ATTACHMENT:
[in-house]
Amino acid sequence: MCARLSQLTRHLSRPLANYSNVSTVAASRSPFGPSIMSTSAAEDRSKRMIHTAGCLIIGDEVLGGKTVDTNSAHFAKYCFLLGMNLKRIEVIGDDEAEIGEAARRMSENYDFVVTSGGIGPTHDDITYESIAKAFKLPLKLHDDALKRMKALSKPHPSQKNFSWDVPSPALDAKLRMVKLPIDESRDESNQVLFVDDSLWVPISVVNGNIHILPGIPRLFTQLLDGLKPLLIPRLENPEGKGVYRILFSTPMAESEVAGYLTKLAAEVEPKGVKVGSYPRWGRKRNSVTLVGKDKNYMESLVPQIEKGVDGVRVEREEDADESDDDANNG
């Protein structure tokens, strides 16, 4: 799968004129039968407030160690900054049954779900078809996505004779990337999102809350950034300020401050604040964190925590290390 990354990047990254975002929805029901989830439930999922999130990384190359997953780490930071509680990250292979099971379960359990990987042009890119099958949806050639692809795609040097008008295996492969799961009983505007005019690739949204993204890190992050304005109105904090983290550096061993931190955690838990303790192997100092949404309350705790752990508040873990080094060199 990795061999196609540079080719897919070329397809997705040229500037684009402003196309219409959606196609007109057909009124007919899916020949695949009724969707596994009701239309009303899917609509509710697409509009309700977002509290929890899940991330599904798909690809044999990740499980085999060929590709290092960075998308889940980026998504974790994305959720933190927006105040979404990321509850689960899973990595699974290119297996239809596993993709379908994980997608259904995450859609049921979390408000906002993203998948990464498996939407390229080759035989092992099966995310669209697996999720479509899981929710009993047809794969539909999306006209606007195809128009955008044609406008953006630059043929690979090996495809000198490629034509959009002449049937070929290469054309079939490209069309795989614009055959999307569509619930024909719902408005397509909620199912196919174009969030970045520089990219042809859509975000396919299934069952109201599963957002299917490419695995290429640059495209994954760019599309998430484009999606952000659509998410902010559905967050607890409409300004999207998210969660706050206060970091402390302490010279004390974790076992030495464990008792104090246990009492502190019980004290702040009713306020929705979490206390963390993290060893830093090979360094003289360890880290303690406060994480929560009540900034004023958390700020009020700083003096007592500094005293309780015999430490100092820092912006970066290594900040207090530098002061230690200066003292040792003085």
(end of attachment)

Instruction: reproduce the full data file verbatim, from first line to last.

[in-house]
Amino acid sequence: MCARLSQLTRHLSRPLANYSNVSTVAASRSPFGPSIMSTSAAEDRSKRMIHTAGCLIIGDEVLGGKTVDTNSAHFAKYCFLLGMNLKRIEVIGDDEAEIGEAARRMSENYDFVVTSGGIGPTHDDITYESIAKAFKLPLKLHDDALKRMKALSKPHPSQKNFSWDVPSPALDAKLRMVKLPIDESRDESNQVLFVDDSLWVPISVVNGNIHILPGIPRLFTQLLDGLKPLLIPRLENPEGKGVYRILFSTPMAESEVAGYLTKLAAEVEPKGVKVGSYPRWGRKRNSVTLVGKDKNYMESLVPQIEKGVDGVRVEREEDADESDDDANNG
């Protein structure tokens, strides 16, 4: 799968004129039968407030160690900054049954779900078809996505004779990337999102809350950034300020401050604040964190925590290390 990354990047990254975002929805029901989830439930999922999130990384190359997953780490930071509680990250292979099971379960359990990987042009890119099958949806050639692809795609040097008008295996492969799961009983505007005019690739949204993204890190992050304005109105904090983290550096061993931190955690838990303790192997100092949404309350705790752990508040873990080094060199 990795061999196609540079080719897919070329397809997705040229500037684009402003196309219409959606196609007109057909009124007919899916020949695949009724969707596994009701239309009303899917609509509710697409509009309700977002509290929890899940991330599904798909690809044999990740499980085999060929590709290092960075998308889940980026998504974790994305959720933190927006105040979404990321509850689960899973990595699974290119297996239809596993993709379908994980997608259904995450859609049921979390408000906002993203998948990464498996939407390229080759035989092992099966995310669209697996999720479509899981929710009993047809794969539909999306006209606007195809128009955008044609406008953006630059043929690979090996495809000198490629034509959009002449049937070929290469054309079939490209069309795989614009055959999307569509619930024909719902408005397509909620199912196919174009969030970045520089990219042809859509975000396919299934069952109201599963957002299917490419695995290429640059495209994954760019599309998430484009999606952000659509998410902010559905967050607890409409300004999207998210969660706050206060970091402390302490010279004390974790076992030495464990008792104090246990009492502190019980004290702040009713306020929705979490206390963390993290060893830093090979360094003289360890880290303690406060994480929560009540900034004023958390700020009020700083003096007592500094005293309780015999430490100092820092912006970066290594900040207090530098002061230690200066003292040792003085």